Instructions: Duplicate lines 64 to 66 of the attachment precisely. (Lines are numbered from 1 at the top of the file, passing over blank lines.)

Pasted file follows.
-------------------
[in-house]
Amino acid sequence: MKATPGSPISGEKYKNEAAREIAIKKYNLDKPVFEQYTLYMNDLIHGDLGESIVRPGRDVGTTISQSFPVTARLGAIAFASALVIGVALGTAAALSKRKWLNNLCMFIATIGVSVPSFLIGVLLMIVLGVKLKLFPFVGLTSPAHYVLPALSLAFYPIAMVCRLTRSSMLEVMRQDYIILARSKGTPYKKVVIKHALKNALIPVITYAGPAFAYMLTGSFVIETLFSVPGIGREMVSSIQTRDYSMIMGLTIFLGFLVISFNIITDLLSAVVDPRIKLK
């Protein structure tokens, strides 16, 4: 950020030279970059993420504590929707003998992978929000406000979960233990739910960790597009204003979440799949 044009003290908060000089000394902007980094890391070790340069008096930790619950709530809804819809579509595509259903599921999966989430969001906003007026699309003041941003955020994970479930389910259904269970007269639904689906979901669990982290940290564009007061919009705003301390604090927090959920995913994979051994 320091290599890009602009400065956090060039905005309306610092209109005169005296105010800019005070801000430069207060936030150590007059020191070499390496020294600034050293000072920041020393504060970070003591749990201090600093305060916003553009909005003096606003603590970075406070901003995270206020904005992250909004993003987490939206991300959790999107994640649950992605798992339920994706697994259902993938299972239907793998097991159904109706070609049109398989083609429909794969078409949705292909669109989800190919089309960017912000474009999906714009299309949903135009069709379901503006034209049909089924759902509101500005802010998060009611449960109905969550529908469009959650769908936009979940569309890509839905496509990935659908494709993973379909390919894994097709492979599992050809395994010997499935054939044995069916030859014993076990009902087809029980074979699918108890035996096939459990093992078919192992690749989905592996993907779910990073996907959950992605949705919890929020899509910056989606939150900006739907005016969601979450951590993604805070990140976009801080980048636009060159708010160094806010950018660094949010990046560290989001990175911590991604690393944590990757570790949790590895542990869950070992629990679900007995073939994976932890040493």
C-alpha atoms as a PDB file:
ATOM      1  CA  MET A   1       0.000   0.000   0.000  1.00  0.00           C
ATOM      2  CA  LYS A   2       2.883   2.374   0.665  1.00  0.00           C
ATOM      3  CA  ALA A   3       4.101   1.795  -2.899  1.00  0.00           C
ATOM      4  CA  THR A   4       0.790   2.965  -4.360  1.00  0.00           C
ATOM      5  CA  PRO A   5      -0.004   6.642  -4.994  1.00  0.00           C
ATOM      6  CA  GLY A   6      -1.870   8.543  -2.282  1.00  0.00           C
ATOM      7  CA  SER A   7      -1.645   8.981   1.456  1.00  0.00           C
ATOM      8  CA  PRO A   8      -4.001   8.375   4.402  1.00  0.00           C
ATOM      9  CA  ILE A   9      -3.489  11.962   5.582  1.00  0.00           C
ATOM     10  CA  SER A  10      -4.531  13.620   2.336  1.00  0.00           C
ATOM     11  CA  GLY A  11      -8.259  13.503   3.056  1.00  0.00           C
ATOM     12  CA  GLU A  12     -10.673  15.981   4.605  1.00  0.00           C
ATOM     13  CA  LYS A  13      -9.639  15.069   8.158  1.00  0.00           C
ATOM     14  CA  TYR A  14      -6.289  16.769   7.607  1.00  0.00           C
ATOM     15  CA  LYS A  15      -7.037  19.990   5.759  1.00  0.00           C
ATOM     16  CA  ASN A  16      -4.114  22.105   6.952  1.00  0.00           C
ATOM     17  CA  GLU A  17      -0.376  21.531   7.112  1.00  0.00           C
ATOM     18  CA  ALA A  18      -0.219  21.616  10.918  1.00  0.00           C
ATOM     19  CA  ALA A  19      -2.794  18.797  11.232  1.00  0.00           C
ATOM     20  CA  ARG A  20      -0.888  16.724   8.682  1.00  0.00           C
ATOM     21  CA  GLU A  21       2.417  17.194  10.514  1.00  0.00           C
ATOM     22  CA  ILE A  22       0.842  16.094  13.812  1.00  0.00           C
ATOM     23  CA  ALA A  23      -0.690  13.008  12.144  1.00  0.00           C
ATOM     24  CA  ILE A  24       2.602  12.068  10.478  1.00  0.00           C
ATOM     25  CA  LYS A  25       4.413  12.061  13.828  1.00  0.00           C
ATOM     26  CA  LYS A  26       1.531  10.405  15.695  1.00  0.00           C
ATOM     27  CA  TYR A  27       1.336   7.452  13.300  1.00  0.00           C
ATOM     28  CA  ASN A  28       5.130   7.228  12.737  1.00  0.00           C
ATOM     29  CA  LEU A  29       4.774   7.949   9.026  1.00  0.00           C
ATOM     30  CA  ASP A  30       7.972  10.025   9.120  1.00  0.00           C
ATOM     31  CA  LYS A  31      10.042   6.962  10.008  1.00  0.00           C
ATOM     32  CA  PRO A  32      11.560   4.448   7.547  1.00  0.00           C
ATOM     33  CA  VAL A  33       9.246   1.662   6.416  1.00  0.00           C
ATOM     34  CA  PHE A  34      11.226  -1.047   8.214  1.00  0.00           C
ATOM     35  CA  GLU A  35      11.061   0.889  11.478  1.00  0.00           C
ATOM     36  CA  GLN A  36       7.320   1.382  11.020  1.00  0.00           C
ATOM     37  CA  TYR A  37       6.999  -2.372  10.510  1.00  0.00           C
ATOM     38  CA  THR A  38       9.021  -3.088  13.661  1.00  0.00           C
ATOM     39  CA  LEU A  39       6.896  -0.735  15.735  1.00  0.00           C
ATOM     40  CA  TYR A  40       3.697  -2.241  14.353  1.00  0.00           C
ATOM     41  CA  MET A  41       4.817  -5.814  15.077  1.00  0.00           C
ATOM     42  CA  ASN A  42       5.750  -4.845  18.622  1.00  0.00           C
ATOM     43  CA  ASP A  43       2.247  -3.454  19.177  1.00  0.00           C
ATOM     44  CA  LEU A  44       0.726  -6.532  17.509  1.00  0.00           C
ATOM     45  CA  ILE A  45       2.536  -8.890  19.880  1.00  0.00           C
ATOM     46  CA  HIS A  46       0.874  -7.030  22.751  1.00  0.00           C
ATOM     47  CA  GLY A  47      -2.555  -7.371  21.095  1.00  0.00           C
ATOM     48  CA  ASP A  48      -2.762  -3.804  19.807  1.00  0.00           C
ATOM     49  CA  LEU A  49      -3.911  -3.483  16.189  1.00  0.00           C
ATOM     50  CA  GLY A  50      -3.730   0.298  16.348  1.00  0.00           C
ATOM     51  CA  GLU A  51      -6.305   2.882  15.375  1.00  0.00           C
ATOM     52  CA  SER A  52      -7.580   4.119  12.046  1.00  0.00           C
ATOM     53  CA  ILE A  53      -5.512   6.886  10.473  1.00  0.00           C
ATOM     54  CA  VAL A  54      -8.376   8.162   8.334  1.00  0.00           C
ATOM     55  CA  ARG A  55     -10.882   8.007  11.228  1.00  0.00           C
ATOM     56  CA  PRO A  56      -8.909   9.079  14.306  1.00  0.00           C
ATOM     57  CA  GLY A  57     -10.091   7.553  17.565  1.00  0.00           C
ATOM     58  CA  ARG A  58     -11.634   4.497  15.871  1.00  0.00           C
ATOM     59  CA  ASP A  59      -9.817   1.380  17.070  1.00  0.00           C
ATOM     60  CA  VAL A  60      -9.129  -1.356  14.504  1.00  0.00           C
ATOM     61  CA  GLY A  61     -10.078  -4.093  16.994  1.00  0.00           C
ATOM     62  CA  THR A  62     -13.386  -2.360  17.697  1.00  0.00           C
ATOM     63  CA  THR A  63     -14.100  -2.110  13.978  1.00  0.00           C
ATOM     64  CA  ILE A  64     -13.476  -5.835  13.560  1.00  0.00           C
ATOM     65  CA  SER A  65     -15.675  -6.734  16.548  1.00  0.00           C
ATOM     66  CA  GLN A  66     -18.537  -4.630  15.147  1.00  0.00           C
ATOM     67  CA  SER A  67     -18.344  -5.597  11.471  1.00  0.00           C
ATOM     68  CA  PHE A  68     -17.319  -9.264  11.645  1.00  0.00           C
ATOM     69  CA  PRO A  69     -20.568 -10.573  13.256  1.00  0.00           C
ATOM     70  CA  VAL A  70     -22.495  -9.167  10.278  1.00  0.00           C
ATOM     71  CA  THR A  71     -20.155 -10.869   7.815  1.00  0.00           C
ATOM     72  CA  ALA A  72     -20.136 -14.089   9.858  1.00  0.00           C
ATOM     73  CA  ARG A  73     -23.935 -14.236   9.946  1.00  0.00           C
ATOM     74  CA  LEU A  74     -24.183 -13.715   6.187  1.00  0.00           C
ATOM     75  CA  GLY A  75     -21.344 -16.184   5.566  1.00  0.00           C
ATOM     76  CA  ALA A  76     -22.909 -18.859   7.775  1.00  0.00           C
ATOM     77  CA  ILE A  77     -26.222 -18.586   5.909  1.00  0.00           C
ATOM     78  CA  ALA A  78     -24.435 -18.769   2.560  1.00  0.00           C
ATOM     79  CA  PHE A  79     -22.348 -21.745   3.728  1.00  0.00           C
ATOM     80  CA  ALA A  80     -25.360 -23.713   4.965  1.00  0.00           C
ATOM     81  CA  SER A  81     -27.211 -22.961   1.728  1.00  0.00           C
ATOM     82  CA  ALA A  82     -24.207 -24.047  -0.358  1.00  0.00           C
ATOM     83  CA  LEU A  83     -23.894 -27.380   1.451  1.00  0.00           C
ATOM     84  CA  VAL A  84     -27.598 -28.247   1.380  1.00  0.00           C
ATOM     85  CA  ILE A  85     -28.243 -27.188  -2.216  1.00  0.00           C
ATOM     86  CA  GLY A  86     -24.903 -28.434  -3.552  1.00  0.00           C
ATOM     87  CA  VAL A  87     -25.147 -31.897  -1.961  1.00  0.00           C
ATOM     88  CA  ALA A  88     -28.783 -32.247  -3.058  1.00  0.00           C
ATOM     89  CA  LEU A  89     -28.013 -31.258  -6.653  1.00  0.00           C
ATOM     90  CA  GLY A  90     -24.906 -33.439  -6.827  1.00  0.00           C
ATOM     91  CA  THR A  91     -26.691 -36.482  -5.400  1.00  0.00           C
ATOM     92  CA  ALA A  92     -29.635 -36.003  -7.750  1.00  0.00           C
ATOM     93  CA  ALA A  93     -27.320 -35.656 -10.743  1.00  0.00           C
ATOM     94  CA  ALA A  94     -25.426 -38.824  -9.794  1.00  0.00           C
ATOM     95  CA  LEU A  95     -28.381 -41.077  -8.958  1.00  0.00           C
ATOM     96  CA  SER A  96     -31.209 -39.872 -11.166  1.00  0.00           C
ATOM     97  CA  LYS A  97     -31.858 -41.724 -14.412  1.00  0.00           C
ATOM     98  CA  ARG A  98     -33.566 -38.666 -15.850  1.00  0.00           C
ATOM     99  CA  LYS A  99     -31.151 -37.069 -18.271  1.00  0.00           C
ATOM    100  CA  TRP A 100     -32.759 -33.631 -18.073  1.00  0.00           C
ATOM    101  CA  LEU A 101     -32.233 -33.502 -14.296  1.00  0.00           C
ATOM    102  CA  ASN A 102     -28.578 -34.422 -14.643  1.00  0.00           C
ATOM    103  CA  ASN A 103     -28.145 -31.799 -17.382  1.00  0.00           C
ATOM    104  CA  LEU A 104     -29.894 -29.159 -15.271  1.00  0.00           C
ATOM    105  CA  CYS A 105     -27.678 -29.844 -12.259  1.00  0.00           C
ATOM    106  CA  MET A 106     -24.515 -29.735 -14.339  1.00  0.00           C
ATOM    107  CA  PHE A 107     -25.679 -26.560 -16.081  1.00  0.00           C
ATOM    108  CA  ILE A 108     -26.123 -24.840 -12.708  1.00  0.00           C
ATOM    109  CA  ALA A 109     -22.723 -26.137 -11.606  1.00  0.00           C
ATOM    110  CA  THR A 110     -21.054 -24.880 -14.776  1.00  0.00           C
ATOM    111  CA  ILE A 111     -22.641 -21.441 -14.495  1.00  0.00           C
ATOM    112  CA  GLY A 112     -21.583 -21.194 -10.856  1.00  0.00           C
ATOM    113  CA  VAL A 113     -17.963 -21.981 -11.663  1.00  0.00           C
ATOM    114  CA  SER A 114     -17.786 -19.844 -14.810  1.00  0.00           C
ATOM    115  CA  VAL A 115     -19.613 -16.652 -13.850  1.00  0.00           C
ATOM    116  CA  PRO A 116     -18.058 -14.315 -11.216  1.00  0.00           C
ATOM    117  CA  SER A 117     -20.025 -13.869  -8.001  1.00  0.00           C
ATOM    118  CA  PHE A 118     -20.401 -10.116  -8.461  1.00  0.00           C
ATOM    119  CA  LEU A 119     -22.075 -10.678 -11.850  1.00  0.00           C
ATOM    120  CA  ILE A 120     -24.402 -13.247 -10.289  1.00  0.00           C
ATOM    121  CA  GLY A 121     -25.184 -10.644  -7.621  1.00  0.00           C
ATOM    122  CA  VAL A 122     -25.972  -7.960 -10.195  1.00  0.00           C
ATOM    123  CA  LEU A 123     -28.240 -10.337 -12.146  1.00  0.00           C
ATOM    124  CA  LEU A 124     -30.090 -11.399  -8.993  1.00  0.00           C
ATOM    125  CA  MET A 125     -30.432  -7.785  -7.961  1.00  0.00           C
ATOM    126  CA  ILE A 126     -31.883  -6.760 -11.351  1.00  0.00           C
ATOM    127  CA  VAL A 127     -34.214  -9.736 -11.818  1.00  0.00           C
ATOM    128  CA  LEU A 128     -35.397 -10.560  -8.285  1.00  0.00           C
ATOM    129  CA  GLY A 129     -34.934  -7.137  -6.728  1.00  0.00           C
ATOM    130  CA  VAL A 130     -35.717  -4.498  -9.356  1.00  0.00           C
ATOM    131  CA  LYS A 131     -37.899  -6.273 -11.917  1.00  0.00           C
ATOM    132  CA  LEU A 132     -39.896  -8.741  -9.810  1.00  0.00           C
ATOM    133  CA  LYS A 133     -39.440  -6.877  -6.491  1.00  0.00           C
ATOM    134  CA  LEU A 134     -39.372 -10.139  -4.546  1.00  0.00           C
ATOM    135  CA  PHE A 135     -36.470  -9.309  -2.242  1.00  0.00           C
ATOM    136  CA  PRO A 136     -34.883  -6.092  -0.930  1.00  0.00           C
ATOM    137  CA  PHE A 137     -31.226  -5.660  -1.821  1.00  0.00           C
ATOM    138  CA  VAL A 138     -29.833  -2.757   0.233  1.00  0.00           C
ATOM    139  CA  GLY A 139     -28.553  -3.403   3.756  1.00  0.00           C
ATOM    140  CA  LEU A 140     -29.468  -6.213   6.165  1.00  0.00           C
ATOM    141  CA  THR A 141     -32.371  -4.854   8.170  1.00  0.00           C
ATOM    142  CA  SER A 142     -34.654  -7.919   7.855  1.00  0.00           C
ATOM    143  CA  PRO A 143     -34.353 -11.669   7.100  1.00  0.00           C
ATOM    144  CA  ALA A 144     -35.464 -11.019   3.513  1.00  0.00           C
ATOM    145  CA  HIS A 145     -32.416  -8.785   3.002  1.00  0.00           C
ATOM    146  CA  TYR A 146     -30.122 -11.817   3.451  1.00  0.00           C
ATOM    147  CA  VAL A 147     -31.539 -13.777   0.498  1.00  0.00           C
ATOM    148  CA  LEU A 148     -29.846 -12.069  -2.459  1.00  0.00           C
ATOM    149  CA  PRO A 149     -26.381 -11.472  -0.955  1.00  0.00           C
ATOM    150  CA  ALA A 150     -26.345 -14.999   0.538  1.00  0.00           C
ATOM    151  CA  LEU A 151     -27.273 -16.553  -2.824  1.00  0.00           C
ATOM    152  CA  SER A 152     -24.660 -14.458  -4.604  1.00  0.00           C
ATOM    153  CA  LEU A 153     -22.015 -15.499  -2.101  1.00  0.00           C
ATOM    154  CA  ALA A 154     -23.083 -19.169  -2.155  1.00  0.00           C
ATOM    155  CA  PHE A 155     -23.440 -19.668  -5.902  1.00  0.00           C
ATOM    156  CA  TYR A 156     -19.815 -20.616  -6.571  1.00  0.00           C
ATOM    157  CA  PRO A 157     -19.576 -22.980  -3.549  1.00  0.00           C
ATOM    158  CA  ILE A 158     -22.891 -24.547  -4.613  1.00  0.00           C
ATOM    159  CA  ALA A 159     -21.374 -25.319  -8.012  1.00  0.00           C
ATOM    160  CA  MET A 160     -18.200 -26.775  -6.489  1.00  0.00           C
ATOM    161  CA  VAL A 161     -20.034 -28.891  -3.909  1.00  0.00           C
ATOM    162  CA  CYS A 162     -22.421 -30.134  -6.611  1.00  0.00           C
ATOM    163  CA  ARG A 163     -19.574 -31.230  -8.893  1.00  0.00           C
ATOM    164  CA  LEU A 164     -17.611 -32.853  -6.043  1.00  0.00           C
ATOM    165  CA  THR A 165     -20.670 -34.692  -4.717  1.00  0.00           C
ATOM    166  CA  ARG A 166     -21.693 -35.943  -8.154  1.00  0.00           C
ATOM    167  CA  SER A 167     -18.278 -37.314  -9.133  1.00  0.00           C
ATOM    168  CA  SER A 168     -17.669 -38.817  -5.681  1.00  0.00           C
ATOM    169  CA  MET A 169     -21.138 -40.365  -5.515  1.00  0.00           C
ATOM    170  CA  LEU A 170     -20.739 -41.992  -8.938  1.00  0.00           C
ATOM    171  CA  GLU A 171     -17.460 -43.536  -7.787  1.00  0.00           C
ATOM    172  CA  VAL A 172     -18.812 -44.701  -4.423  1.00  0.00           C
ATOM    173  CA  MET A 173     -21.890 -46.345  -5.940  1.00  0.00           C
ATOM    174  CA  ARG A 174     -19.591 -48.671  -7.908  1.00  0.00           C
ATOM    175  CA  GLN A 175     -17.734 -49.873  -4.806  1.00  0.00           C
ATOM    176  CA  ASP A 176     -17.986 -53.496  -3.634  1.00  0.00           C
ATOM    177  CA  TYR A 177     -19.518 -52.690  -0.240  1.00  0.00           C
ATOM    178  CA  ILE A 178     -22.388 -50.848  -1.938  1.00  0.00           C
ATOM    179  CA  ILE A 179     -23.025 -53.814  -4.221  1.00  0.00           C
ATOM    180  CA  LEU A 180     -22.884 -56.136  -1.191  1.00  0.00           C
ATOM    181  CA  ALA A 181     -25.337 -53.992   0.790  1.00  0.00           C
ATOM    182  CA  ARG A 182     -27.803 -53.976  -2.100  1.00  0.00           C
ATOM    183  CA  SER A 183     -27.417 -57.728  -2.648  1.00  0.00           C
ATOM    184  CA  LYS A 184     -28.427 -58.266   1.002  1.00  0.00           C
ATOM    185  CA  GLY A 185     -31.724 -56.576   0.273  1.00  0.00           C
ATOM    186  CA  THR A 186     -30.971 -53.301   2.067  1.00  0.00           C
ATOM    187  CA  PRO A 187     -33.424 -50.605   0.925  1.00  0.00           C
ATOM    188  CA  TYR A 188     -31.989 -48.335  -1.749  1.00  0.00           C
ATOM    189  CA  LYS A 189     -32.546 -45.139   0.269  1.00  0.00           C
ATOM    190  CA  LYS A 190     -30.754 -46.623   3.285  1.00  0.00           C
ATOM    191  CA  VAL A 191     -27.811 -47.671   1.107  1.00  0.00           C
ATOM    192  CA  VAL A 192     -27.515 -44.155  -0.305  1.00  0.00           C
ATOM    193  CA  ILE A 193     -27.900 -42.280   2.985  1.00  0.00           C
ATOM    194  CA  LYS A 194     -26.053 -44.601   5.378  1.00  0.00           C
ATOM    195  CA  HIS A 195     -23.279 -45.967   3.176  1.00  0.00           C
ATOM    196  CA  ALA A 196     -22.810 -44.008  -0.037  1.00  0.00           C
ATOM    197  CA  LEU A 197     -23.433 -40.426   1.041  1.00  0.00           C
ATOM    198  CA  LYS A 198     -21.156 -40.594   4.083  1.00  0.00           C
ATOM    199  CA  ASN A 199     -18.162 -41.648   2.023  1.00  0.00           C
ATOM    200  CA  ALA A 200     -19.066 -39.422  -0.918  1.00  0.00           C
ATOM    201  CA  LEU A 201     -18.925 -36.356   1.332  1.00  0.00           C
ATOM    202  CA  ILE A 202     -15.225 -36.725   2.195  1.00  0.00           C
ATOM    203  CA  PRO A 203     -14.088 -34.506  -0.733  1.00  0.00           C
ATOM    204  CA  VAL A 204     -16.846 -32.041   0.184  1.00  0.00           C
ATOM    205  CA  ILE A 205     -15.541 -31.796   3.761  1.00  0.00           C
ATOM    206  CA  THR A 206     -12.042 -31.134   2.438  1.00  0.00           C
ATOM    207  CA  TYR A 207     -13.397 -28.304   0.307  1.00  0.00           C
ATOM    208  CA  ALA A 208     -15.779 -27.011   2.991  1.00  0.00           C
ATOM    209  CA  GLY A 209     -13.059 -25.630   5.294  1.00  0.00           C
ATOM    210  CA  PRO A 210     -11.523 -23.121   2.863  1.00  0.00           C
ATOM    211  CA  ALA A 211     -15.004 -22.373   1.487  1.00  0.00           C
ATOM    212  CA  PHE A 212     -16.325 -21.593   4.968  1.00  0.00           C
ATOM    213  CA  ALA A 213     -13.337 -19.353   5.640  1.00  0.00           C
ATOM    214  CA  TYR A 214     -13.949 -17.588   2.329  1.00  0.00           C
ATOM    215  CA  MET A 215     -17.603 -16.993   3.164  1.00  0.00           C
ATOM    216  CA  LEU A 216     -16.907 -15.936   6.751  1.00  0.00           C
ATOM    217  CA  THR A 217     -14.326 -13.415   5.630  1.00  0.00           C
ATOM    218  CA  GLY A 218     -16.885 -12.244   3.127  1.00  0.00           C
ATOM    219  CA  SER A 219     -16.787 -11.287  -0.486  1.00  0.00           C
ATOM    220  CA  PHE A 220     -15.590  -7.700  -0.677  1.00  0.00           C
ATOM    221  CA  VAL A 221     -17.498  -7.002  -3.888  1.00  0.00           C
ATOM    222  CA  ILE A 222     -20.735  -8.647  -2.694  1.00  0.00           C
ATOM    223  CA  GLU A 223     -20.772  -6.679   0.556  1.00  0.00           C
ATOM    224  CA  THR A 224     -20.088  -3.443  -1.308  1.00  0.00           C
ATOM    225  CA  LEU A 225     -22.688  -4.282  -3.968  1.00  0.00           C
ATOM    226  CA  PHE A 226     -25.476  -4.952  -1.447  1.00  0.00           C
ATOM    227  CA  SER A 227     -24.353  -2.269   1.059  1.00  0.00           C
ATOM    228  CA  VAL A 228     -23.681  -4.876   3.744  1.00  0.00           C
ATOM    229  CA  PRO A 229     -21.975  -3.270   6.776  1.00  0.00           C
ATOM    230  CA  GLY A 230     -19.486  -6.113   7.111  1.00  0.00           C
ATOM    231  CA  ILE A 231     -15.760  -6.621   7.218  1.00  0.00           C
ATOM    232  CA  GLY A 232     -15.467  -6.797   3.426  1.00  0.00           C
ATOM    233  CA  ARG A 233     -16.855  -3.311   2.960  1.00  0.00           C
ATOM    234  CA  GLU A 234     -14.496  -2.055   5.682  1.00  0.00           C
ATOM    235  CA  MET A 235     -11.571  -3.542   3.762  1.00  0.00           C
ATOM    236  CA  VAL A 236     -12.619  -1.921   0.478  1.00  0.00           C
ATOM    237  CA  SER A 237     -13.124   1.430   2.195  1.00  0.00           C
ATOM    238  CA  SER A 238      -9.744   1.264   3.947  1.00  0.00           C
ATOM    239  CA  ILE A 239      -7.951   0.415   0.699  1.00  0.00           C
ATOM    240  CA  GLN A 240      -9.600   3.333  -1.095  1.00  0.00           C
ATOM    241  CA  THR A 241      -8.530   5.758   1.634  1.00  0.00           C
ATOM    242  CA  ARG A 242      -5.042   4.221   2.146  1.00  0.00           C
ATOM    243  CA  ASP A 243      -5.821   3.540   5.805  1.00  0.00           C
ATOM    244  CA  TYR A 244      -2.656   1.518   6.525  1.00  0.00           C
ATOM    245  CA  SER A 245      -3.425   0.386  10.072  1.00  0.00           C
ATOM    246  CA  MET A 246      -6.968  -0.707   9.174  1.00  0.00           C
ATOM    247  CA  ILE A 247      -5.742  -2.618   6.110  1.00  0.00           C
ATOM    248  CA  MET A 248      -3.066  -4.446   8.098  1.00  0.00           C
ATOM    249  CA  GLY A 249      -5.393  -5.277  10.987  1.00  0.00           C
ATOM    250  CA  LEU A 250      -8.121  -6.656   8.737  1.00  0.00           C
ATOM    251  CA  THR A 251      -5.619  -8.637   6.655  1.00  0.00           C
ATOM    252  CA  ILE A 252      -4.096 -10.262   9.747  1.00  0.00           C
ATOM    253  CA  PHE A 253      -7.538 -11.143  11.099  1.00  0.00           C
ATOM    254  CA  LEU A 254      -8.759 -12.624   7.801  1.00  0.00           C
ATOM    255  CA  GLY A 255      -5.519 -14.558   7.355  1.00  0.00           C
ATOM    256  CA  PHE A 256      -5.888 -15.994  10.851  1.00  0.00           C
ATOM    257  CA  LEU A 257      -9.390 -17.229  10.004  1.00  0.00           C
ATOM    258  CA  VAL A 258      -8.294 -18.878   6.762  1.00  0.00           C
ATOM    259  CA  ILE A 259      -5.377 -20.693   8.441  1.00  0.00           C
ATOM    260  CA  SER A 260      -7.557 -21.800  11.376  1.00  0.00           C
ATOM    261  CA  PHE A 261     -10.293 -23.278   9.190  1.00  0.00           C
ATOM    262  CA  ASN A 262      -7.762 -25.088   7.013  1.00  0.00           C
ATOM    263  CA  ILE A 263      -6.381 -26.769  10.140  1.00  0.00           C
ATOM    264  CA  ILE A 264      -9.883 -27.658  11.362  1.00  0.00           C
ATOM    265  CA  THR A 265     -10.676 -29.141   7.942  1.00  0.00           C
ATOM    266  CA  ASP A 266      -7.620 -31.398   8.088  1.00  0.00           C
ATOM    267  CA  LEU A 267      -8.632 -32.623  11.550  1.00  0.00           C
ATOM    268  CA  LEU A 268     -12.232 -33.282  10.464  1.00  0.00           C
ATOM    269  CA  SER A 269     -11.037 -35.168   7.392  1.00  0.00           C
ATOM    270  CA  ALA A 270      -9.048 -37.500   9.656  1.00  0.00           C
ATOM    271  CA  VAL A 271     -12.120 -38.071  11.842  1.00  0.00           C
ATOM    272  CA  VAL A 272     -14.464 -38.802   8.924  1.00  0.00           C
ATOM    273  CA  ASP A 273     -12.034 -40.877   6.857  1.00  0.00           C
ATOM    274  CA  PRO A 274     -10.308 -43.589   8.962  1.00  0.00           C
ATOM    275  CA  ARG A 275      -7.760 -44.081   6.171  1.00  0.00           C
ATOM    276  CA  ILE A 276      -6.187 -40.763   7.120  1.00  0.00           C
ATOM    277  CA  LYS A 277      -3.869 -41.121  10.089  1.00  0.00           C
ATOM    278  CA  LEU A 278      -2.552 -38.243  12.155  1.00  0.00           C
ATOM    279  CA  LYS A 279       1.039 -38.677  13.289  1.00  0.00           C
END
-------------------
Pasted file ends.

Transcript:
ATOM     60  CA  VAL A  60      -9.129  -1.356  14.504  1.00  0.00           C
ATOM     61  CA  GLY A  61     -10.078  -4.093  16.994  1.00  0.00           C
ATOM     62  CA  THR A  62     -13.386  -2.360  17.697  1.00  0.00           C